Some medications should be taken with food, and some should not. According to the Food and Drug Administration (FDA), the consequences of drug interactions with food and beverages may include delayed, decreased, or enhanced absorption of a medication. Moreover, mixing certain foods with medications can cause serious side effects. For this reason, learning about food's effect on your medication can be crucial to your health. 

First, it's important to understand the factors affecting the extent of interaction between food and medication.

Factors Affecting the Extent of Interaction

  • The dosage of the drug
  • Your age and size
  • Your state of health
  • When the food is eaten and when the medication is taken

Food's Effect on Your Medications

Second, it's important to learn about the specific foods (and beverages) that interact with your medications. The following information comes from the FDA:

Alcohol. Alcohol can increase or decrease the effect of many drugs. If you are taking any sort of medication, it's recommended that you avoid alcohol.

Chocolate. MAO inhibitors (used to treat depression) are just one category of drugs that shouldn't be consumed with excessive amounts of chocolate. The caffeine in chocolate can also interact with stimulant drugs such as Ritalin (methylphenidate), increasing their effect, or by decreasing the effect of sedative-hypnotics such as Ambien (zolpidem). Talk to your doctor about what other drugs are affected my eating chocolate.

Dairy Products. Tetracycline and dairy products should be taken at separate times. When you eat tetracycline and calcium at the same time, some of the tetracycline binds to the calcium in your stomach. When it is bound like that, your body can't use it.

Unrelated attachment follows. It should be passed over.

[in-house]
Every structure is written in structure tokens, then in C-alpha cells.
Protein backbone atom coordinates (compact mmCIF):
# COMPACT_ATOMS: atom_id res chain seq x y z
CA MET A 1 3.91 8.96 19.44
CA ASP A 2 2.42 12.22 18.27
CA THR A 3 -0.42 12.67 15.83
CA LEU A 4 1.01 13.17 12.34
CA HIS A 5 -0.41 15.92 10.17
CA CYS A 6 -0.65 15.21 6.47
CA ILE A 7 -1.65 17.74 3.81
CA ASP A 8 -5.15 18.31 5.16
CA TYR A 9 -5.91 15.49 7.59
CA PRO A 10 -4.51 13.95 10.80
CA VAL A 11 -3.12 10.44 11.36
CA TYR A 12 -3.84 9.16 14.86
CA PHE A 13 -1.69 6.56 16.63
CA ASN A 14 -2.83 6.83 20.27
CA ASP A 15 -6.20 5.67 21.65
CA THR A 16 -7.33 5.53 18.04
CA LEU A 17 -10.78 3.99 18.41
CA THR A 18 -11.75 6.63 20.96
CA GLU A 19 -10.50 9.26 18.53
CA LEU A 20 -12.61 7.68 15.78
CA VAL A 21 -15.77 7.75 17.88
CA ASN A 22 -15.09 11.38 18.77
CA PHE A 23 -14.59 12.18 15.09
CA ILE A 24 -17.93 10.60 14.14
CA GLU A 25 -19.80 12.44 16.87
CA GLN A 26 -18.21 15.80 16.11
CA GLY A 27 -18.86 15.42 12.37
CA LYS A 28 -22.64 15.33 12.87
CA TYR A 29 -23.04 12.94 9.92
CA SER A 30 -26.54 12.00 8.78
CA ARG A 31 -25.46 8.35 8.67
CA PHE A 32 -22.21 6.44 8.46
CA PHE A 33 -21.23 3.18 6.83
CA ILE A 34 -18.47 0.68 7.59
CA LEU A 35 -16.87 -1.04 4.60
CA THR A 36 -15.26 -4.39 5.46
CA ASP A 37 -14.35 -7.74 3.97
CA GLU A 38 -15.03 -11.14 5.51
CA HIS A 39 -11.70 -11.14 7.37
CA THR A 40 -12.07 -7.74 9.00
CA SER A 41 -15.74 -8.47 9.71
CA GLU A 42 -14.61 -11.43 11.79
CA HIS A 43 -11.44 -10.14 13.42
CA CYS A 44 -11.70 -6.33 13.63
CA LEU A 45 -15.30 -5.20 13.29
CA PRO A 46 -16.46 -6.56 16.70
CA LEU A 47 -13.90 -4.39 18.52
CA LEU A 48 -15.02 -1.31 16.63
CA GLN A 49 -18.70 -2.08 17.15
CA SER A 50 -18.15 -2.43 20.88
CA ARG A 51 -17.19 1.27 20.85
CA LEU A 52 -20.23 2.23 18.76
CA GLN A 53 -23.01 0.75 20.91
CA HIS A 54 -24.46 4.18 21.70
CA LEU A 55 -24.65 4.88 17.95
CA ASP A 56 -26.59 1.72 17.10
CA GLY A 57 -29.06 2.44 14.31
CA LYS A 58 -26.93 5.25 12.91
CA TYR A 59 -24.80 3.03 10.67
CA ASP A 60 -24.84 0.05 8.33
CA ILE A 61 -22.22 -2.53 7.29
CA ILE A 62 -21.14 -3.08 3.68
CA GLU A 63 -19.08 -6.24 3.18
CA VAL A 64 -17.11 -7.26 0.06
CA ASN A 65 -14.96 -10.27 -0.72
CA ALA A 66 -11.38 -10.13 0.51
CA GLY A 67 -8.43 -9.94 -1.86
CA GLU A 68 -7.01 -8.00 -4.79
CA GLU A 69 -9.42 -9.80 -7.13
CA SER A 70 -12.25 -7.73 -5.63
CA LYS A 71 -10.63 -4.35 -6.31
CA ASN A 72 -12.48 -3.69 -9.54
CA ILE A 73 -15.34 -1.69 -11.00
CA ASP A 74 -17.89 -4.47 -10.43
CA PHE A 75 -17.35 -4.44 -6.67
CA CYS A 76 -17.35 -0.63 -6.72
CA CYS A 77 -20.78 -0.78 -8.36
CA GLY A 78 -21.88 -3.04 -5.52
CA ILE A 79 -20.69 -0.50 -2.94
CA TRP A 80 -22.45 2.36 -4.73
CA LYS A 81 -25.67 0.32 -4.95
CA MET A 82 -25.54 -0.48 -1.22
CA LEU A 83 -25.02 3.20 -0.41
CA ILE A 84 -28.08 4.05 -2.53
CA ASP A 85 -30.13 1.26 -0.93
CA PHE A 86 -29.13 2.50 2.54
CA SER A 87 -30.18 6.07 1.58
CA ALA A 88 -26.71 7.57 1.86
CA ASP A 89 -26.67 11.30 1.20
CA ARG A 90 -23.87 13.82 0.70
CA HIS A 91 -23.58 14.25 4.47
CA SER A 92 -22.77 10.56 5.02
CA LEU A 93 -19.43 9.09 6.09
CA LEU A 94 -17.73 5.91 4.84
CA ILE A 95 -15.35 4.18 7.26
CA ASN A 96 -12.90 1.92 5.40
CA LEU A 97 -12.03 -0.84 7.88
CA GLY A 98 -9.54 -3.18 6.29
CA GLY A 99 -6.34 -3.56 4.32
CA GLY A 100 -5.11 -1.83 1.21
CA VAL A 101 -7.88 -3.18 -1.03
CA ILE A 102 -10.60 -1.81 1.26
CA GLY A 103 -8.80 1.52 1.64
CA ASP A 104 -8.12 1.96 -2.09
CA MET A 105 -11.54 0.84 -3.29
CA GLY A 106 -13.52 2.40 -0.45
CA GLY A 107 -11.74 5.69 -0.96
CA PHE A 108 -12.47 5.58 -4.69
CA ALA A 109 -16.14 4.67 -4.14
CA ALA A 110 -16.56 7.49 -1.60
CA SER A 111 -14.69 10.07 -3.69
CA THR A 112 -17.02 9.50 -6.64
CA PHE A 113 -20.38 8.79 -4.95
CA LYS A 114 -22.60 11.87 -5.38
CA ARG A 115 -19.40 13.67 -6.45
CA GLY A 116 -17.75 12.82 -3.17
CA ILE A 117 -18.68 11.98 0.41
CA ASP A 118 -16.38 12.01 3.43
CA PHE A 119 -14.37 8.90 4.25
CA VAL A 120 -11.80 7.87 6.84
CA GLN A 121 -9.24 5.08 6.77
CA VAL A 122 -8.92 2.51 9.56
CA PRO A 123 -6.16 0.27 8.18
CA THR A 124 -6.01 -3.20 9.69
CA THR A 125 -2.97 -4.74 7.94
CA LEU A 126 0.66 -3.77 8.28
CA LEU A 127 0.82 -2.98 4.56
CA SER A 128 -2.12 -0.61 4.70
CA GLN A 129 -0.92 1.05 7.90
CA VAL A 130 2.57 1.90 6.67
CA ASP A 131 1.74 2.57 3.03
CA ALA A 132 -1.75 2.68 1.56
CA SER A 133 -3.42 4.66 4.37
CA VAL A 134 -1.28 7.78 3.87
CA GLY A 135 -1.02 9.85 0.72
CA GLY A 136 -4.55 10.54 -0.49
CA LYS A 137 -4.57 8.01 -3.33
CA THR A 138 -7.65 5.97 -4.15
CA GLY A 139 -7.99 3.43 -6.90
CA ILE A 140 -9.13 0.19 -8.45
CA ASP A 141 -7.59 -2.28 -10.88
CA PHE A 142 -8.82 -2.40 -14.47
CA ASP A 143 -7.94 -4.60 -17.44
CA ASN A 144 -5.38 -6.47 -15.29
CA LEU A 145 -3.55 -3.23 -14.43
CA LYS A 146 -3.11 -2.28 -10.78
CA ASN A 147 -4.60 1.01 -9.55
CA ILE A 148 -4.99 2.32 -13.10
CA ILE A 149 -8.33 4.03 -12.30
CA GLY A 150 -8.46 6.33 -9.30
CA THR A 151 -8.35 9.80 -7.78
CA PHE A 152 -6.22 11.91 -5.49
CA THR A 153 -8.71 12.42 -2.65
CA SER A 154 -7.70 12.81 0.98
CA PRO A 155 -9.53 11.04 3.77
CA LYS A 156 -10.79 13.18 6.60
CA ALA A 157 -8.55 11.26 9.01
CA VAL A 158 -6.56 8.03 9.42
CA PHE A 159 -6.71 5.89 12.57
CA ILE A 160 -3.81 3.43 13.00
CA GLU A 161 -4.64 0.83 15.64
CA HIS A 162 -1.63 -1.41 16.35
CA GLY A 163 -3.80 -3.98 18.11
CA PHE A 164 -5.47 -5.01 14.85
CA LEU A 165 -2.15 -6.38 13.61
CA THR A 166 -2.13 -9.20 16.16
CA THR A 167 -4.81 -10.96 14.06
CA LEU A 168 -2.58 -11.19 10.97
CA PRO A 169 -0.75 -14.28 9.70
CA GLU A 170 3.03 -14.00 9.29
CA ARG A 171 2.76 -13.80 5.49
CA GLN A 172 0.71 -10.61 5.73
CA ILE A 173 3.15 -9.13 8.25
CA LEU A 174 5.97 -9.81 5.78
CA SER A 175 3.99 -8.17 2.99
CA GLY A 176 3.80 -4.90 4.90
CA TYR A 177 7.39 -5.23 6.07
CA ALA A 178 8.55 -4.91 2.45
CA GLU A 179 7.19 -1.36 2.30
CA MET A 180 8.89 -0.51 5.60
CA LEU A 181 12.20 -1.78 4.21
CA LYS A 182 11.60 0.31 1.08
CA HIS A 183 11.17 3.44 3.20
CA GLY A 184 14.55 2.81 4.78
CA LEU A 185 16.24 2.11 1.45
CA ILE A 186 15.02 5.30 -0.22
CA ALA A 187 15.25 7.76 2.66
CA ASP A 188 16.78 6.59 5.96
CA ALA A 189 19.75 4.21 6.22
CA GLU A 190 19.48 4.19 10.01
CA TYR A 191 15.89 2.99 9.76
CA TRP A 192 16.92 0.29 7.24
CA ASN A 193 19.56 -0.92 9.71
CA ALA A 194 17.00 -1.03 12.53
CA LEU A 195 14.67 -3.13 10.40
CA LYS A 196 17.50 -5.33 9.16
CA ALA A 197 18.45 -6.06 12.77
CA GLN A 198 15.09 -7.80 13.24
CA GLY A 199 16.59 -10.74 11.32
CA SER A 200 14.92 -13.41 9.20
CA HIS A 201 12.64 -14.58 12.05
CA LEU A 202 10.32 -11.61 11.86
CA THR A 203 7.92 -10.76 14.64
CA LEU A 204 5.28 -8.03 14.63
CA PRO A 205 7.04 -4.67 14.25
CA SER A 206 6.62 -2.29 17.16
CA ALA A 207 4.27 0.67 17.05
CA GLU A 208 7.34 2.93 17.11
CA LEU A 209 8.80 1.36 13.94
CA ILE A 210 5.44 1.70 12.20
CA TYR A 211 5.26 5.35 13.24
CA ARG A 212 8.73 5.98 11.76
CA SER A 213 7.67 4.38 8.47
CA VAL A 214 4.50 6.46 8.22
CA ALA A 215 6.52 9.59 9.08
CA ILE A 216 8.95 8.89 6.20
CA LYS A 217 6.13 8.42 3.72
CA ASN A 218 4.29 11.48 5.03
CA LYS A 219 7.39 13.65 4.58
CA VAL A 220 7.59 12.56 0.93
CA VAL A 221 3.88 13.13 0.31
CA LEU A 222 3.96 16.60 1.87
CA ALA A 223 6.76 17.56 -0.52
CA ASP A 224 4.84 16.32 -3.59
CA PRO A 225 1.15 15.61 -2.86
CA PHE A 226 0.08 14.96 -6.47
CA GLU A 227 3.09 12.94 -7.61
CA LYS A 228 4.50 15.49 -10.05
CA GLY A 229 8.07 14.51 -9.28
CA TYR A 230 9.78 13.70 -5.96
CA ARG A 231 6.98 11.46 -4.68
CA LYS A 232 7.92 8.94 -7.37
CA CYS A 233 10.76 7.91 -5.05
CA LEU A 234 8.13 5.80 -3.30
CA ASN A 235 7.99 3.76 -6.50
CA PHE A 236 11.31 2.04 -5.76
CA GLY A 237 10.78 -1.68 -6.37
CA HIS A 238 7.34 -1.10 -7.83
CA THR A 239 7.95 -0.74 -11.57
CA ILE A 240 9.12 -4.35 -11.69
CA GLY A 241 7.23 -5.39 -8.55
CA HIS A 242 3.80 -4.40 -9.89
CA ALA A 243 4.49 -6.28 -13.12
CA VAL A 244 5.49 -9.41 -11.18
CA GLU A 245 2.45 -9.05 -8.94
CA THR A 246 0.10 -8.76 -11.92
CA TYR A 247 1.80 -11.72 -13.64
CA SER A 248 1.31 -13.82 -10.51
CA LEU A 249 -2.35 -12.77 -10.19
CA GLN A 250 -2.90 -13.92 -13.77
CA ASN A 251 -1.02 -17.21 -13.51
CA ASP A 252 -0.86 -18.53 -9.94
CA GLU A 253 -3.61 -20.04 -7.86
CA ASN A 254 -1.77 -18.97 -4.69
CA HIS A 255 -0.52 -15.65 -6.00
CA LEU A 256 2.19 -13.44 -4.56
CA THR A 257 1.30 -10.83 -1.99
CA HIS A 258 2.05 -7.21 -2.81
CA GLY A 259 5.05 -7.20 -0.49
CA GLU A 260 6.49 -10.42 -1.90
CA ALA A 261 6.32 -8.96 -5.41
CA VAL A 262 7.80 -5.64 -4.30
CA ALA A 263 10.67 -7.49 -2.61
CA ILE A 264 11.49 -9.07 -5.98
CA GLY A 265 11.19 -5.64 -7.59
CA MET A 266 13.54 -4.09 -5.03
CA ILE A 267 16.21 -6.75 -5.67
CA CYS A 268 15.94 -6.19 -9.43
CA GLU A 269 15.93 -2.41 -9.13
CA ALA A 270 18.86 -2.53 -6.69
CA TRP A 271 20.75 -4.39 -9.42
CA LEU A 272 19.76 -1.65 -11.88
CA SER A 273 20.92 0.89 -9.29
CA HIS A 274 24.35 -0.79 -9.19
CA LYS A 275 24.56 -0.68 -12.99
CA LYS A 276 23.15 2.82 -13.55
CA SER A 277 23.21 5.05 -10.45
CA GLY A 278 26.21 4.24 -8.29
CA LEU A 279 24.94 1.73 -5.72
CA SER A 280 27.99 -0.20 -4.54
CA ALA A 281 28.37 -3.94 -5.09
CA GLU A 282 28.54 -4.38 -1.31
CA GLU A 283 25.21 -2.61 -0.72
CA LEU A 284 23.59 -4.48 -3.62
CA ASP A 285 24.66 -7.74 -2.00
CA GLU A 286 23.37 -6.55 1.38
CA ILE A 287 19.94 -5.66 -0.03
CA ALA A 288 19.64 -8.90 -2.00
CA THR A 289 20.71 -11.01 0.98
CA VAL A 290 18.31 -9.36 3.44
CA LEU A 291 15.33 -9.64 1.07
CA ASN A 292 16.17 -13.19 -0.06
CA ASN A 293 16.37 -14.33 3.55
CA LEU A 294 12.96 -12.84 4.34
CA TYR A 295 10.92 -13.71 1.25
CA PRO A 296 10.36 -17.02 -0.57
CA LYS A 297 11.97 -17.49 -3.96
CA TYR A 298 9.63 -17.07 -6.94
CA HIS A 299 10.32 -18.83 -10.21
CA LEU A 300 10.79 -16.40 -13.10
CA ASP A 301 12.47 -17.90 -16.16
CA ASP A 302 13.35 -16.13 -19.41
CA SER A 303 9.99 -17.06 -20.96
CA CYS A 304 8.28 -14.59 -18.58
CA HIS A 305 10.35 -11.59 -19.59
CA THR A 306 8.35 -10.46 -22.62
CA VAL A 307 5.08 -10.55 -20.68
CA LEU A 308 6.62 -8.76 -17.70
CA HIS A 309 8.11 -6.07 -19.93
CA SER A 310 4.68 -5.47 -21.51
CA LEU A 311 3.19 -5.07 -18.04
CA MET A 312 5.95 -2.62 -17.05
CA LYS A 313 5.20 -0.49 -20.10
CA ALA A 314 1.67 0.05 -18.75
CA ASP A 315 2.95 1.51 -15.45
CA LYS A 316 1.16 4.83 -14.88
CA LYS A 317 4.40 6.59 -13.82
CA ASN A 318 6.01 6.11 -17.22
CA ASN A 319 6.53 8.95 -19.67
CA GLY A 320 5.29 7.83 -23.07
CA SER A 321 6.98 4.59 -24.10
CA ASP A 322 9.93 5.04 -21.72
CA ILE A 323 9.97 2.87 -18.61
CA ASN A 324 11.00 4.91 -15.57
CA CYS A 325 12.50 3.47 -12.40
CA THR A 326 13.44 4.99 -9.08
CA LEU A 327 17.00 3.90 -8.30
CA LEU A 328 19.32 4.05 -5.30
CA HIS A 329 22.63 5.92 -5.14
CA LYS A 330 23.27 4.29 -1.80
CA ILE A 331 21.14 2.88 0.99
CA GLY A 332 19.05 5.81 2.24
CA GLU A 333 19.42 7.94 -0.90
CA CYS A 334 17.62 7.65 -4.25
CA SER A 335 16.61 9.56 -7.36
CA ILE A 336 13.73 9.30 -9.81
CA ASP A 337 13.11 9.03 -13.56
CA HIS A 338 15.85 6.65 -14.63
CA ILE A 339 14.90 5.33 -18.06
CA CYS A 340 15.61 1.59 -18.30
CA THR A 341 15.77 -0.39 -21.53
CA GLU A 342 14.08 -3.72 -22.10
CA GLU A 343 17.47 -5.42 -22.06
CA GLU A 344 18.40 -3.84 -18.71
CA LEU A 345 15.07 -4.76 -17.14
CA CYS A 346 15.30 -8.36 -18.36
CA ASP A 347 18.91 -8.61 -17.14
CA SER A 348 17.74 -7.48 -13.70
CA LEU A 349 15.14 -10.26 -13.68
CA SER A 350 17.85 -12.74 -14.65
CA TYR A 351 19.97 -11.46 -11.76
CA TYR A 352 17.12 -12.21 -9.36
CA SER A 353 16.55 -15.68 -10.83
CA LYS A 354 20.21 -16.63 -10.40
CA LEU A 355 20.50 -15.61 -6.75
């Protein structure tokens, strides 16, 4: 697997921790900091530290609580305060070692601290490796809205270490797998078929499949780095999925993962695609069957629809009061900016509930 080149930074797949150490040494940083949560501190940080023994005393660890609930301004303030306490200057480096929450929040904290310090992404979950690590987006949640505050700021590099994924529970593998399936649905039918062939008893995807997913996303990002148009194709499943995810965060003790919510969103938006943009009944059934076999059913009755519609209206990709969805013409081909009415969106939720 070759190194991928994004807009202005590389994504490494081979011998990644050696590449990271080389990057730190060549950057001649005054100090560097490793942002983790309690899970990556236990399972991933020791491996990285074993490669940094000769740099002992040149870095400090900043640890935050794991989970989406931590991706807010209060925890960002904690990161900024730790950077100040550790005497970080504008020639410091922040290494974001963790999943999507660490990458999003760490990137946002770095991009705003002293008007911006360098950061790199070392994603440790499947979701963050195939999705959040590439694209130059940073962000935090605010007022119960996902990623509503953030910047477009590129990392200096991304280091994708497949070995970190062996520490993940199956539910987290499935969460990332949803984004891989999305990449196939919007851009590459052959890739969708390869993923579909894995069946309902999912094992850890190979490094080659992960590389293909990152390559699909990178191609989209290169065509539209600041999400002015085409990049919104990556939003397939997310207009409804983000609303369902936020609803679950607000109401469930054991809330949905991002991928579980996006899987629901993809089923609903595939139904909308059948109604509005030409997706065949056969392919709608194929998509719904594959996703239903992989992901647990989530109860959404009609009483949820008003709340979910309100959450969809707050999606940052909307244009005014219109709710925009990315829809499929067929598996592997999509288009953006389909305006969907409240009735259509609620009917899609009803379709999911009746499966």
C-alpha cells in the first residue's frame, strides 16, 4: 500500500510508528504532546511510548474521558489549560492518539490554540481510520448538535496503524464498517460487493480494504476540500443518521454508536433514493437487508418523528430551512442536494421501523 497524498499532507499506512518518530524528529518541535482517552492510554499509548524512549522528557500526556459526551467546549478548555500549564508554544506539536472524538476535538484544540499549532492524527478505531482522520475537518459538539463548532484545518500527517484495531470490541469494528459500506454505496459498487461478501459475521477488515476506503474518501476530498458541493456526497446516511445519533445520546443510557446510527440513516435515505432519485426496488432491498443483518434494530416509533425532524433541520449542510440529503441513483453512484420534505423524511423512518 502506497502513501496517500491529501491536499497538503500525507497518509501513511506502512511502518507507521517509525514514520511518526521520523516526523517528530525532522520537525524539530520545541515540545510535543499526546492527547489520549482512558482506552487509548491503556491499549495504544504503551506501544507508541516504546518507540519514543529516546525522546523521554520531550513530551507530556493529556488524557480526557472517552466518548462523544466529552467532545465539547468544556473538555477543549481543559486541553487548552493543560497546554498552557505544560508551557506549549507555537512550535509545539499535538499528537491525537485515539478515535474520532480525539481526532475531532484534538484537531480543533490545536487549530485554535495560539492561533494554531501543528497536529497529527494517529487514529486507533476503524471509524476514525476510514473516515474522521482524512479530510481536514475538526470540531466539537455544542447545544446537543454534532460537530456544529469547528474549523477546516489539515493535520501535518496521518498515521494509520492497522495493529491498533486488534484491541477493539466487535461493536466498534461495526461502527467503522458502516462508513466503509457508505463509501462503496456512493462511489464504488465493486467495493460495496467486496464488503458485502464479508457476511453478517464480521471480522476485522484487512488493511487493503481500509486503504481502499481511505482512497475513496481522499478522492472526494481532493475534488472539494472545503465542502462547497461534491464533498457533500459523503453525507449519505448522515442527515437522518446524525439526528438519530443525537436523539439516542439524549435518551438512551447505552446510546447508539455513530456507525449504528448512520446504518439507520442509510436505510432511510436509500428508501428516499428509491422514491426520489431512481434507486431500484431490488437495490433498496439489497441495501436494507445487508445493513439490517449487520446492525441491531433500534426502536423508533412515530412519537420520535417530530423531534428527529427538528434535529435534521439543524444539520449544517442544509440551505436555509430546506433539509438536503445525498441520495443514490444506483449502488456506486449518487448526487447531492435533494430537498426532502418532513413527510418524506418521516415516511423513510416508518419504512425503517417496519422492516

Grapefruit juice. Grapefruit juice shouldn't be taken with certain blood pressure-lowering medications or cyclosporine for the prevention of organ transplant rejection. This is because grapefruit juice can cause higher levels of those medications in your body, making it more likely for you to experience side effects from the medication. Grapefruit juice can also interact to cause higher blood levels of the anti-anxiety medication Buspar (buspirone); the anti-malaria medications Quinerva or Quinite (quinine); and Halcion (triazolam), a medication used to treat insomnia.

Licorice. For someone taking Lanoxin (digoxin), used to treat congestive heart failure and abnormal heart rhythms, some forms of licorice may increase the risk for Lanoxin toxicity. Licorice may also reduce the effects of blood pressure medications or diuretic (urine-producing) drugs, including Hydrodiuril (hydrochlorothiazide) and Aldactone (spironolactone).

Tips to Avoid Problems

  • Make sure your doctor knows about every drug you that you are taking, including over-the-counter drugs, vitamins and supplements.
  • Ask your doctor what you need to avoid when you are prescribed a new medication. Ask specifically about food, beverages, dietary supplements, and other drugs.
  • Talk with your doctor about how to lower the risk of interactions.
  • Learn about the warnings for all the drugs you take. Ask your doctor and pharmacist, and do your own research.
  • Always read drug labels carefully.
  • Keep medications in their original containers so that you can easily identify them.

Note: If you feel that your medication is not working as described by your doctor or you are experiencing any side effects, call your doctor immediately to discuss options.


Avoiding Drug Interactions. Food and Drug Administration. Accessed March 4, 2010.

How Food Can Affect Medication. CNN. Feb. 17, 2010. Accessed March 4, 2010.

Mehta, B. Adverse Drug-Drug and Food-Drug Interactions. The Ohio Department of Aging, Ohio University. Senior Series. Aug. 2007. Accessed March 4, 2010.

Zeratsky, K. Consumer Health, Grapefruit Juice: Can it cause drug interactions? Accessed March 4, 2010.